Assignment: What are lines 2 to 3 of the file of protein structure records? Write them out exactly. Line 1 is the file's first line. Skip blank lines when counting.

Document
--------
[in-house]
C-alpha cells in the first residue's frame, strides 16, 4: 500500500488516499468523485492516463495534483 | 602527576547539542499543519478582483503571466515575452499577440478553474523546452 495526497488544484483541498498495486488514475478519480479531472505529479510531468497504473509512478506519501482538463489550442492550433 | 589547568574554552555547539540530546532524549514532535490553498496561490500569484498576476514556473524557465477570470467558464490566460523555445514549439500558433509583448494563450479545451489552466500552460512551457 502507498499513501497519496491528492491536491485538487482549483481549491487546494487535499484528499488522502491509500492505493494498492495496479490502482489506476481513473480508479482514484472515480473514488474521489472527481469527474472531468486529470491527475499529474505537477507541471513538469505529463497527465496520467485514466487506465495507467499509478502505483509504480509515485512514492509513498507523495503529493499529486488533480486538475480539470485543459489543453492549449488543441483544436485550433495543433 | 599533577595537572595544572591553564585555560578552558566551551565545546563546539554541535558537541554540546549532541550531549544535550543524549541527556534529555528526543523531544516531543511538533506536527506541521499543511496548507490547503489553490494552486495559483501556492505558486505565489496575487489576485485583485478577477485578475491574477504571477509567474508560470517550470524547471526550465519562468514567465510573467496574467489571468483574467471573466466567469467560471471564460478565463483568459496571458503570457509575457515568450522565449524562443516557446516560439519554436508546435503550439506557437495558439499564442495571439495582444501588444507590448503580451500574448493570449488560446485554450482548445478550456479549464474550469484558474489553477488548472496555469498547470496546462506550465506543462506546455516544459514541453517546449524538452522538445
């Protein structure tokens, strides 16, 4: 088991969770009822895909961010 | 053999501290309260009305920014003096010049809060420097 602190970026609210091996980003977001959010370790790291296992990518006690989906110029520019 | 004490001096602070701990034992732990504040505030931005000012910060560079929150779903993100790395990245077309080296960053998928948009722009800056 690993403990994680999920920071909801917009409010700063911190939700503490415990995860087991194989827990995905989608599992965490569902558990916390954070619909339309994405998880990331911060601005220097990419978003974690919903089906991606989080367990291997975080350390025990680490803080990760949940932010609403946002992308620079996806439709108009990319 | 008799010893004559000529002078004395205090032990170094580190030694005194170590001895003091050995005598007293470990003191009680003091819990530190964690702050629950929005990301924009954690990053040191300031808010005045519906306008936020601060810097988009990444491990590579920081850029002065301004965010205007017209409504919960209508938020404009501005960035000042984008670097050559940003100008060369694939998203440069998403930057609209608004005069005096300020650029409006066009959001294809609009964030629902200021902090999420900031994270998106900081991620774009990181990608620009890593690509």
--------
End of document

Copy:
C-alpha cells in the first residue's frame, strides 16, 4: 500500500488516499468523485492516463495534483 | 602527576547539542499543519478582483503571466515575452499577440478553474523546452 495526497488544484483541498498495486488514475478519480479531472505529479510531468497504473509512478506519501482538463489550442492550433 | 589547568574554552555547539540530546532524549514532535490553498496561490500569484498576476514556473524557465477570470467558464490566460523555445514549439500558433509583448494563450479545451489552466500552460512551457 502507498499513501497519496491528492491536491485538487482549483481549491487546494487535499484528499488522502491509500492505493494498492495496479490502482489506476481513473480508479482514484472515480473514488474521489472527481469527474472531468486529470491527475499529474505537477507541471513538469505529463497527465496520467485514466487506465495507467499509478502505483509504480509515485512514492509513498507523495503529493499529486488533480486538475480539470485543459489543453492549449488543441483544436485550433495543433 | 599533577595537572595544572591553564585555560578552558566551551565545546563546539554541535558537541554540546549532541550531549544535550543524549541527556534529555528526543523531544516531543511538533506536527506541521499543511496548507490547503489553490494552486495559483501556492505558486505565489496575487489576485485583485478577477485578475491574477504571477509567474508560470517550470524547471526550465519562468514567465510573467496574467489571468483574467471573466466567469467560471471564460478565463483568459496571458503570457509575457515568450522565449524562443516557446516560439519554436508546435503550439506557437495558439499564442495571439495582444501588444507590448503580451500574448493570449488560446485554450482548445478550456479549464474550469484558474489553477488548472496555469498547470496546462506550465506543462506546455516544459514541453517546449524538452522538445
């Protein structure tokens, strides 16, 4: 088991969770009822895909961010 | 053999501290309260009305920014003096010049809060420097 602190970026609210091996980003977001959010370790790291296992990518006690989906110029520019 | 004490001096602070701990034992732990504040505030931005000012910060560079929150779903993100790395990245077309080296960053998928948009722009800056 690993403990994680999920920071909801917009409010700063911190939700503490415990995860087991194989827990995905989608599992965490569902558990916390954070619909339309994405998880990331911060601005220097990419978003974690919903089906991606989080367990291997975080350390025990680490803080990760949940932010609403946002992308620079996806439709108009990319 | 008799010893004559000529002078004395205090032990170094580190030694005194170590001895003091050995005598007293470990003191009680003091819990530190964690702050629950929005990301924009954690990053040191300031808010005045519906306008936020601060810097988009990444491990590579920081850029002065301004965010205007017209409504919960209508938020404009501005960035000042984008670097050559940003100008060369694939998203440069998403930057609209608004005069005096300020650029409006066009959001294809609009964030629902200021902090999420900031994270998106900081991620774009990181990608620009890593690509």